The personnel of the Russian Orthodox Church have been closely associated with the secret services since 1970. Ever since the Brezhnev era there has been no Russian Orthodox Patriarch who has not had roots in the KGB or its successor organization the FSB. ‘This is true,’ said a leading member of the Church during a confidential conversation, ‘for most metropolitans (archbishops) and for at least a third of all priests and candidates for the priesthood here.’ ‘Recruitment takes place in the seminary,’ he added. ‘Writing reports for the FSB is as much a part of the life of the priesthood as confession is in the life of the believer.’
Pillar of the ‘Russian World’ and co-creator of the Putin state
The Russian Orthodox Church under Kirill sees itself as a supporting pillar of Russkii Mir – Russian World or Russian Peace, for mir in Russian means both world and peace. Its main task has become the defense of this ideal against the influences of Western decadence – a concept that includes everything from the right to individual freedom and basic democratic rights to sexual self-determination – alongside missionary work in regions of the Third World that are rich in raw materials. With a determination that is intensive and aggressive, the Church accompanies its proclamation of religious messages with presentations of its ideal embodiment of the anti-modern, anti-liberal Russia of the future.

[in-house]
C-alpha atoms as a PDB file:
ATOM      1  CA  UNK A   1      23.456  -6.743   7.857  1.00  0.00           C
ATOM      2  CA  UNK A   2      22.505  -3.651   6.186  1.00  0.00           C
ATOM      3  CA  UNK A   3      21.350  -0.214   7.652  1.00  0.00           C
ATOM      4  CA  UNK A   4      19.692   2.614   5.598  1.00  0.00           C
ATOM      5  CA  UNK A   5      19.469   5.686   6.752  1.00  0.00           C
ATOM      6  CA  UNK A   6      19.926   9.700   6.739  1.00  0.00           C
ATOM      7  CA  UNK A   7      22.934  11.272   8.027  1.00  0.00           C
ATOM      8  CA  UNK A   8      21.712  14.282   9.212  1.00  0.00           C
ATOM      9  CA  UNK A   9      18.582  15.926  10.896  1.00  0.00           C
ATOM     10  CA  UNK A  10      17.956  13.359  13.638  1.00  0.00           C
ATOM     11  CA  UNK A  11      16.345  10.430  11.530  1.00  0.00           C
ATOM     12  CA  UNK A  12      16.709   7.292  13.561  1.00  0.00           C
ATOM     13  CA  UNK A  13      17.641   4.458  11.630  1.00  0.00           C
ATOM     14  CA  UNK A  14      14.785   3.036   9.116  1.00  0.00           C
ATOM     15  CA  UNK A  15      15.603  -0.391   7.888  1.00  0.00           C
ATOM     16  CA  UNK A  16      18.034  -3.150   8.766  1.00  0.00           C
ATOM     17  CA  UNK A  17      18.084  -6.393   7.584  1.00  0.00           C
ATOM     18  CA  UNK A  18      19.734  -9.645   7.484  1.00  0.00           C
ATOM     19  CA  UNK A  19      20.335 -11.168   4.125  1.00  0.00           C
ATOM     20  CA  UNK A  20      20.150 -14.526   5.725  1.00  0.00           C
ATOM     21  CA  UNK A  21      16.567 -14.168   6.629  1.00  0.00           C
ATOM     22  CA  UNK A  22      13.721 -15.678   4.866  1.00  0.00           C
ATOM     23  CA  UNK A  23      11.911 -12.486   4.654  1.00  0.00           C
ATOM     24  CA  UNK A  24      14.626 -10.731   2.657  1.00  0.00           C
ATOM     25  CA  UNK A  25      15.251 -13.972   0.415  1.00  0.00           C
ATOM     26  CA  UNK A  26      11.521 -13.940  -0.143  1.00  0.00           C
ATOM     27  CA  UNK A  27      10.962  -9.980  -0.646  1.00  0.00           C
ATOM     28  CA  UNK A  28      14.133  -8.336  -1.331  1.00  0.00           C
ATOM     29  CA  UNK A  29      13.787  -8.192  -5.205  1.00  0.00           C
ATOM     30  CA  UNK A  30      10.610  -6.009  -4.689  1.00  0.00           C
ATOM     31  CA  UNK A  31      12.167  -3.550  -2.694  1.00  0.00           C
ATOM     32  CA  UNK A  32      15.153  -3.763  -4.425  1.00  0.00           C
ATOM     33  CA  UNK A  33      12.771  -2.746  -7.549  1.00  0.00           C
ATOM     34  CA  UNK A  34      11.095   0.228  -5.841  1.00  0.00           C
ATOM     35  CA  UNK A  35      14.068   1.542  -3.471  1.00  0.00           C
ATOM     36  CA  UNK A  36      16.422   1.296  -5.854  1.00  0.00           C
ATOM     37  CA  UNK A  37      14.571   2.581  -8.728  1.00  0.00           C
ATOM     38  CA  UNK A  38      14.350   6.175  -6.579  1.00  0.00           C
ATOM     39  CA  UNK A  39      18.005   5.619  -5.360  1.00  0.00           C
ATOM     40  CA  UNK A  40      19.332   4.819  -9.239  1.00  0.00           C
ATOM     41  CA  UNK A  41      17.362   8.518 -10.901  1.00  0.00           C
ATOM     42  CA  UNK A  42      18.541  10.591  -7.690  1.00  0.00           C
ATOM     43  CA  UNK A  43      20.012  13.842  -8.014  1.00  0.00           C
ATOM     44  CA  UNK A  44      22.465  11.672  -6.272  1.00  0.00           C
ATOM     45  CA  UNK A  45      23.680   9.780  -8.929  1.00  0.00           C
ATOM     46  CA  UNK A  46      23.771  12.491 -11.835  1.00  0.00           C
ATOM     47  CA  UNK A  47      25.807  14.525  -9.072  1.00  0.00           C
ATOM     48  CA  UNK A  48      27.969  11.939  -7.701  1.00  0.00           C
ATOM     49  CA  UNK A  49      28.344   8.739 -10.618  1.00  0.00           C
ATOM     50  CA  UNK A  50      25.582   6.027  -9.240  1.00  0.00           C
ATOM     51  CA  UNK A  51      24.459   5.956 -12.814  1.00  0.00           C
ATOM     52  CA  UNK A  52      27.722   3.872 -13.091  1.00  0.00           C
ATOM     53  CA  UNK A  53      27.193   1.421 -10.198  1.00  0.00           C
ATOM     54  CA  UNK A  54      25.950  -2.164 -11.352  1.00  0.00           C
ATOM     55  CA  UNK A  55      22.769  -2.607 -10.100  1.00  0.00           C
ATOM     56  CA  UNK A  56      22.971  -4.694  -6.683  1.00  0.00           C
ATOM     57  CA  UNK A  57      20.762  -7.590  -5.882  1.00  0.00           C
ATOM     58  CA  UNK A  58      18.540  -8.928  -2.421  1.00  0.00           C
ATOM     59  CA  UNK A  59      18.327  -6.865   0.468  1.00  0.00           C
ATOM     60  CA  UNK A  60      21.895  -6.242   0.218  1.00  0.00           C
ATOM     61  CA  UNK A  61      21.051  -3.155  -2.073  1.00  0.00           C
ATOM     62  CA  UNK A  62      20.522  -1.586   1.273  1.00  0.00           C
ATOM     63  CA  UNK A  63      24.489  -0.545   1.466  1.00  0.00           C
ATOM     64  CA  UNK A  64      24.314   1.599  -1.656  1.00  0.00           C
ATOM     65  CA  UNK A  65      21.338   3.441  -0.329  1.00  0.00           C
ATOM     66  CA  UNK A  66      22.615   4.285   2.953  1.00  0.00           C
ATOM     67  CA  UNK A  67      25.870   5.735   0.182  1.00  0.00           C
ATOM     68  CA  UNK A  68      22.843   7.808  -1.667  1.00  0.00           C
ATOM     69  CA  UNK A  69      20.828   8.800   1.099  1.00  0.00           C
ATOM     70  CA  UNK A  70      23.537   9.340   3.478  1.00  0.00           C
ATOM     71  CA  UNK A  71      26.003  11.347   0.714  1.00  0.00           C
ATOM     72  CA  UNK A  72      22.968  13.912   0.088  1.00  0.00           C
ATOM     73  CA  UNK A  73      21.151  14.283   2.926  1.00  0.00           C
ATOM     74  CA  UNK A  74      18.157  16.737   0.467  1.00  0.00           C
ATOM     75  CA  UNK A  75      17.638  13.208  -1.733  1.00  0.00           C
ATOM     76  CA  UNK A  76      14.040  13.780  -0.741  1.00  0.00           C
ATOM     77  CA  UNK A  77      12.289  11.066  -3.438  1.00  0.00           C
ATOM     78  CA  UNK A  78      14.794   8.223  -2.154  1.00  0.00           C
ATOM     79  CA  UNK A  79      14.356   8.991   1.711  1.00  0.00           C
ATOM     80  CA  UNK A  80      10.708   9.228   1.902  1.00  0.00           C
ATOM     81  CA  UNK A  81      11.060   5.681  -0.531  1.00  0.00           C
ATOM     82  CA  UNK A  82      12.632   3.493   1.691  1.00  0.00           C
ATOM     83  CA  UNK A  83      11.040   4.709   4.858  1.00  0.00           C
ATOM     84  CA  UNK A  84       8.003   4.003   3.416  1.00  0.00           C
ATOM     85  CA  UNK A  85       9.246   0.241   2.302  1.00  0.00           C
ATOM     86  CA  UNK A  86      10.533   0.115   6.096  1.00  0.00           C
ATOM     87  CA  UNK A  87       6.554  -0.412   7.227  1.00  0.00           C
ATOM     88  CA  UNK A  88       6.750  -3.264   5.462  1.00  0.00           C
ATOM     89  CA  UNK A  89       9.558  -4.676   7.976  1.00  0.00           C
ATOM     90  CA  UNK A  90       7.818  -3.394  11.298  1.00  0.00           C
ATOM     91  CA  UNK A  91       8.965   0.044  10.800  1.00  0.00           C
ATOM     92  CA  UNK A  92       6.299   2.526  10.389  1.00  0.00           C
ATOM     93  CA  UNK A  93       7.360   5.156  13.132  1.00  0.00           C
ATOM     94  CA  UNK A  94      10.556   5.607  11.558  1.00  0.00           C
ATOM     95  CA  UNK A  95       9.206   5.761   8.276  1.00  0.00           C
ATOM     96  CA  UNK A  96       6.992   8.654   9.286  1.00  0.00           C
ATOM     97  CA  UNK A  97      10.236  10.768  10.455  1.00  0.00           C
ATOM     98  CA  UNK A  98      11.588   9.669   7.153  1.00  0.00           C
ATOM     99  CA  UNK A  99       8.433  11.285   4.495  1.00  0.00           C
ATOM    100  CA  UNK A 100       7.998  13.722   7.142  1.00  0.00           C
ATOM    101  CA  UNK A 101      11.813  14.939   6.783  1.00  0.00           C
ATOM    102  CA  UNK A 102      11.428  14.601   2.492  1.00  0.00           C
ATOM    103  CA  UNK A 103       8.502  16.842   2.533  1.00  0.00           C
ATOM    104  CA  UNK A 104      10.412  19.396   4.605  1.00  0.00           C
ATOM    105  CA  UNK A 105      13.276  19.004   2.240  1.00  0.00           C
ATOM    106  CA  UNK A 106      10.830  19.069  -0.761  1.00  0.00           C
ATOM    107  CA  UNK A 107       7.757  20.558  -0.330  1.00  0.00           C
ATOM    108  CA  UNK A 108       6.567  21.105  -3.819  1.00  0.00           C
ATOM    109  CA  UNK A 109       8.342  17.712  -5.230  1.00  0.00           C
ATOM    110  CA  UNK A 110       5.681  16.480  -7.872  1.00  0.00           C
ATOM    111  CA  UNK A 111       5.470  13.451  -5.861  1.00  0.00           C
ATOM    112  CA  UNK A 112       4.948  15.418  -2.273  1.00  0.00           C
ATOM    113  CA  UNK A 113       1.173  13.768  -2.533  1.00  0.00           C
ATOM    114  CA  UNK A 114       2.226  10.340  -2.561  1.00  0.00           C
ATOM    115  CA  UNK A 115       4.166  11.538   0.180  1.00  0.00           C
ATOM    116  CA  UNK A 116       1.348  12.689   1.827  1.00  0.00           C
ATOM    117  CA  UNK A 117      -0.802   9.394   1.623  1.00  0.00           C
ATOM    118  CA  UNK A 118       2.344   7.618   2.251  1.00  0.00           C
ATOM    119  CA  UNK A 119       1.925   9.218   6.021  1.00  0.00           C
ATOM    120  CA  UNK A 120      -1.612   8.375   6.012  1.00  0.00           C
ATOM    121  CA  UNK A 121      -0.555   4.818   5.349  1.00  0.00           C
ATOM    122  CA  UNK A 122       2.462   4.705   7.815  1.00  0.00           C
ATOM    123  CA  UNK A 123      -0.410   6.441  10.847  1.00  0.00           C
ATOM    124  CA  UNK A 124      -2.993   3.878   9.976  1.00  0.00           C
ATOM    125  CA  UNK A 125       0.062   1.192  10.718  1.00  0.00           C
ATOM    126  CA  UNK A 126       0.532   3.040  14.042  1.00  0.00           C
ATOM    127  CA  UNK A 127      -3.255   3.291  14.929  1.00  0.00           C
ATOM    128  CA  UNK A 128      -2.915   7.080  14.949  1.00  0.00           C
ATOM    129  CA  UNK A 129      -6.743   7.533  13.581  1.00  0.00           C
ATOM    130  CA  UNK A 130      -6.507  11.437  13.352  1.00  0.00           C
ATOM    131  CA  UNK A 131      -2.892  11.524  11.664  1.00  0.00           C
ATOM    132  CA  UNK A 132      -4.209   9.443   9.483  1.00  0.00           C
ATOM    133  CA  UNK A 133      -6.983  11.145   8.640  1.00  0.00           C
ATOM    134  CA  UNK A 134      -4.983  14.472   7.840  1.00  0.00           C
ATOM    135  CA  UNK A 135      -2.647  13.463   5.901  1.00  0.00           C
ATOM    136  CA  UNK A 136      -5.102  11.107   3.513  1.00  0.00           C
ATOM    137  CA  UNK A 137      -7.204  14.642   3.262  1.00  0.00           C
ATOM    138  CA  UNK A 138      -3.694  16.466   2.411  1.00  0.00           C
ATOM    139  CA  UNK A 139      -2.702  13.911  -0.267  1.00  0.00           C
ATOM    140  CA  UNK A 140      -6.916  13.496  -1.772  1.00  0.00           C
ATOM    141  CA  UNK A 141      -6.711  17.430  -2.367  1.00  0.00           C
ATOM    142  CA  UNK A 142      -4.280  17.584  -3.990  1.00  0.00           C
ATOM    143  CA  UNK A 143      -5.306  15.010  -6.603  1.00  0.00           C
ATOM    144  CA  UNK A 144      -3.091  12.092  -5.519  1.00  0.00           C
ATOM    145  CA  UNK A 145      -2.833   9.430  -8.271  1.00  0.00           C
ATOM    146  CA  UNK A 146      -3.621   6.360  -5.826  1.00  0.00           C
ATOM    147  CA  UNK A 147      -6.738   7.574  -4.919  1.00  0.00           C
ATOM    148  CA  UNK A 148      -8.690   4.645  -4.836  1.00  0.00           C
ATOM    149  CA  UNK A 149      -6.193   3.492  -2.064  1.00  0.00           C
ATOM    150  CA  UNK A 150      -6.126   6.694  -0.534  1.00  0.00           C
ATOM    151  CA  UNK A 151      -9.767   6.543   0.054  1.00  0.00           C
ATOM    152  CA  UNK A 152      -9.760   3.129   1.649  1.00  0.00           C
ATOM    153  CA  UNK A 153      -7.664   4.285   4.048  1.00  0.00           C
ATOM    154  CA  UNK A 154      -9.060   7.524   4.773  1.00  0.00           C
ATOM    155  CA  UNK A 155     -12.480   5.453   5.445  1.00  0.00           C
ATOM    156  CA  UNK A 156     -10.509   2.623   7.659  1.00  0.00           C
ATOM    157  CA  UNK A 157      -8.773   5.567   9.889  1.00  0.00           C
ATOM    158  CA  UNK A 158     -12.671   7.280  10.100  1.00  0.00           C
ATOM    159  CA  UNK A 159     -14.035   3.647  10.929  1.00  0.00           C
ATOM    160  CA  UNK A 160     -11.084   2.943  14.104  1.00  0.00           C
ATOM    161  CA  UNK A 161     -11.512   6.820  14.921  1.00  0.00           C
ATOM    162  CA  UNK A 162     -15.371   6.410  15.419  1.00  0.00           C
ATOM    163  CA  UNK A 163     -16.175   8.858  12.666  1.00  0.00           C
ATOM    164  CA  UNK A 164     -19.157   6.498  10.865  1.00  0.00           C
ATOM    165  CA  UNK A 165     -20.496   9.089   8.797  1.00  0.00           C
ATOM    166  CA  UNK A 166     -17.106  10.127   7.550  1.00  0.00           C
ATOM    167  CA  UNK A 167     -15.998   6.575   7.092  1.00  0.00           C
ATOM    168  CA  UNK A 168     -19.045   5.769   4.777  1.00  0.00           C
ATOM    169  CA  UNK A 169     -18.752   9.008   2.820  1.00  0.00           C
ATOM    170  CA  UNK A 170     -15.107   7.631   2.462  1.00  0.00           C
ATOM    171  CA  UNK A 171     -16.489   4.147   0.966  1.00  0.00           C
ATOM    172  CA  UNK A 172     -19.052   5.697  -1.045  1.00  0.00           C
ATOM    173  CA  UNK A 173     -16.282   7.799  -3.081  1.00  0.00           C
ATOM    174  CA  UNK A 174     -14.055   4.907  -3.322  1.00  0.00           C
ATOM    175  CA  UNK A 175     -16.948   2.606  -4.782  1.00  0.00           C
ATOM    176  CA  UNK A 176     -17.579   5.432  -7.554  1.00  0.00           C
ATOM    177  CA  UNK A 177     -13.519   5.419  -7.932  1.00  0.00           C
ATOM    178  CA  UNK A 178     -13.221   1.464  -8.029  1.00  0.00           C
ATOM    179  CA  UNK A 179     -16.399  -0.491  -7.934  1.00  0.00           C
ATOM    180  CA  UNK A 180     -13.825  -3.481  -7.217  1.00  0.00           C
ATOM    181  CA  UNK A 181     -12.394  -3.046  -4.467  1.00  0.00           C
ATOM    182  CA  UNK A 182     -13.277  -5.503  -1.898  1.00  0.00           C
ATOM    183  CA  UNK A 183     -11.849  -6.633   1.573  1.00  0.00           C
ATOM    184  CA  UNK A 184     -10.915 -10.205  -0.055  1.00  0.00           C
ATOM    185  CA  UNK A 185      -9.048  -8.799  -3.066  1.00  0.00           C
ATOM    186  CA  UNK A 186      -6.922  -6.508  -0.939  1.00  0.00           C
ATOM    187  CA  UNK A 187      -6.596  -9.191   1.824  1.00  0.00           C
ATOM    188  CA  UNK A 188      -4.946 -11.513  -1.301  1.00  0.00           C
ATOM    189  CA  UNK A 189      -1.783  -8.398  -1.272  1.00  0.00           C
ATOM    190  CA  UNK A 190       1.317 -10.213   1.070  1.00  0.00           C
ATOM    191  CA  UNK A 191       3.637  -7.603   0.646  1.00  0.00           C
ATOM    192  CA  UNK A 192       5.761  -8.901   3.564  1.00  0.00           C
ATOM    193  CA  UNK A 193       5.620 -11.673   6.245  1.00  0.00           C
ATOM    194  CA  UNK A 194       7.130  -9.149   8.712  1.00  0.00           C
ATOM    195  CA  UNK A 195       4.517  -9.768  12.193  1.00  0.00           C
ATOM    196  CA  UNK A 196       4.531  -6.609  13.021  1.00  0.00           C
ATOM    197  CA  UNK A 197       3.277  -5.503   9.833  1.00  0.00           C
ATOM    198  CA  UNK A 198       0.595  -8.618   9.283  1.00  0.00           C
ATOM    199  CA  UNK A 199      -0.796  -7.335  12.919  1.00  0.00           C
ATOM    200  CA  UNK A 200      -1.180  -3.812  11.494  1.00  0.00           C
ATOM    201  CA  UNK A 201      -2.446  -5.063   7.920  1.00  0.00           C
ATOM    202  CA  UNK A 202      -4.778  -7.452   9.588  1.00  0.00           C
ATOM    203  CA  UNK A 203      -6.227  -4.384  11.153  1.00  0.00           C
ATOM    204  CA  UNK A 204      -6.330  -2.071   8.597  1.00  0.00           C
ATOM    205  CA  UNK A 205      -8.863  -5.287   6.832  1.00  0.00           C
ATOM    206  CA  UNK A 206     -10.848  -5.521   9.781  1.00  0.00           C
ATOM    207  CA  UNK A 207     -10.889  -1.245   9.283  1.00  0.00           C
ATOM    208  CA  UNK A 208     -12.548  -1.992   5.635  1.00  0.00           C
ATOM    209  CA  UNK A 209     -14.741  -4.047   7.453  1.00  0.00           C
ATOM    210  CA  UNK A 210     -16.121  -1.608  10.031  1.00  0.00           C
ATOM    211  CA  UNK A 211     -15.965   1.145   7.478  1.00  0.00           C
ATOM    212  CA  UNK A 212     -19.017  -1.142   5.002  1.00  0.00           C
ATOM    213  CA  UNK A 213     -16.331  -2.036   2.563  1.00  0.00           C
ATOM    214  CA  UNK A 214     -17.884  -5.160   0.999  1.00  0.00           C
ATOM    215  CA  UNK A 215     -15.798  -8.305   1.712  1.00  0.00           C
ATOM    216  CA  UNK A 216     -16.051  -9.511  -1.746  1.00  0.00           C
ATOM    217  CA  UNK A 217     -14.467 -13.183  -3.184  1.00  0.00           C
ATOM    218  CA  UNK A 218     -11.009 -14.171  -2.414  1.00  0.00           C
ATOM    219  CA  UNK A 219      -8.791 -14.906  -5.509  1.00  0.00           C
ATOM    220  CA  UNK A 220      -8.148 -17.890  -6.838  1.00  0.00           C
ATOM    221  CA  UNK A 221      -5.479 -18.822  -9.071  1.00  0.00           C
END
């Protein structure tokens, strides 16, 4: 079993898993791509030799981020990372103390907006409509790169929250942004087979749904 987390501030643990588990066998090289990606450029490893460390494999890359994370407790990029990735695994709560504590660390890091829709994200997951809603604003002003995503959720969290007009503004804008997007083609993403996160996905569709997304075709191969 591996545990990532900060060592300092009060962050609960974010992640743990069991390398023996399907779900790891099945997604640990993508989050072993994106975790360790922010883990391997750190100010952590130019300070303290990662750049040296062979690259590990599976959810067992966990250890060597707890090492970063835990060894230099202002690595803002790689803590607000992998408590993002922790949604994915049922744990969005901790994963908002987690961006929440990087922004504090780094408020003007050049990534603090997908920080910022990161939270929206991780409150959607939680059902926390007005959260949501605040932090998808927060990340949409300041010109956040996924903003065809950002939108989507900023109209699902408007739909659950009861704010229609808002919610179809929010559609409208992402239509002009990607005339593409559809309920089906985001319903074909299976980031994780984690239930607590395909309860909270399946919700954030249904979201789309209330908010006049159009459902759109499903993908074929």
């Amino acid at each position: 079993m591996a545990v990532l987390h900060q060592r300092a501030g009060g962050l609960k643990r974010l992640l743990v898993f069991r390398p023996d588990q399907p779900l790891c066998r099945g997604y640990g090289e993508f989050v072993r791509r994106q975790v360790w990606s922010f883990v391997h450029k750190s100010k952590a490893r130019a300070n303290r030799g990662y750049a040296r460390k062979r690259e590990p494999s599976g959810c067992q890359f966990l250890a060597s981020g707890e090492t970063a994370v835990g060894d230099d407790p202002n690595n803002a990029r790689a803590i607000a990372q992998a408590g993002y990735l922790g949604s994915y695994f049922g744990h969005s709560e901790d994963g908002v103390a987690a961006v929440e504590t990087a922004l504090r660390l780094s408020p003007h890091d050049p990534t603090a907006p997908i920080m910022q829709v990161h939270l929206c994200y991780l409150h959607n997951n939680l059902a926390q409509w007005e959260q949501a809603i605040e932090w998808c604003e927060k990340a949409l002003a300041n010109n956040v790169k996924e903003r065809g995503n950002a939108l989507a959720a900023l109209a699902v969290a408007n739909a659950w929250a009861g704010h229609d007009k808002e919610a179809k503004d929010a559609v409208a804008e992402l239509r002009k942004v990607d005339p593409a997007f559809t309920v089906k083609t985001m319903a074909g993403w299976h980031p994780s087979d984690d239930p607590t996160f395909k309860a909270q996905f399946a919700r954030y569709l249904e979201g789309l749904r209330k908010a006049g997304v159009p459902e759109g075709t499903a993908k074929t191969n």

Now when the Patriarch, his metropolitans and priests bless soldiers, tanks and rockets everywhere in Russia, this is not simply because they support Putin’s political war. The Church has a whole package of interests in a war against Ukraine: religious-historically, religious-philosophically and Church-politically. And reasonings that go back into history — much further than Putin’s derivation of his political ambitions.
Any talk of a peace without the inclusion of a reversal of the Ukrainian nation’s move to becoming a modern, western-liberal society is even less desirable to the Church than to the political establishment in the Kremlin. The Church would also prefer the peace to be combined with the obliteration of Ukraine’s cultural self-confidence, which in this case encompasses the social, political and religious identity of the Ukrainian people.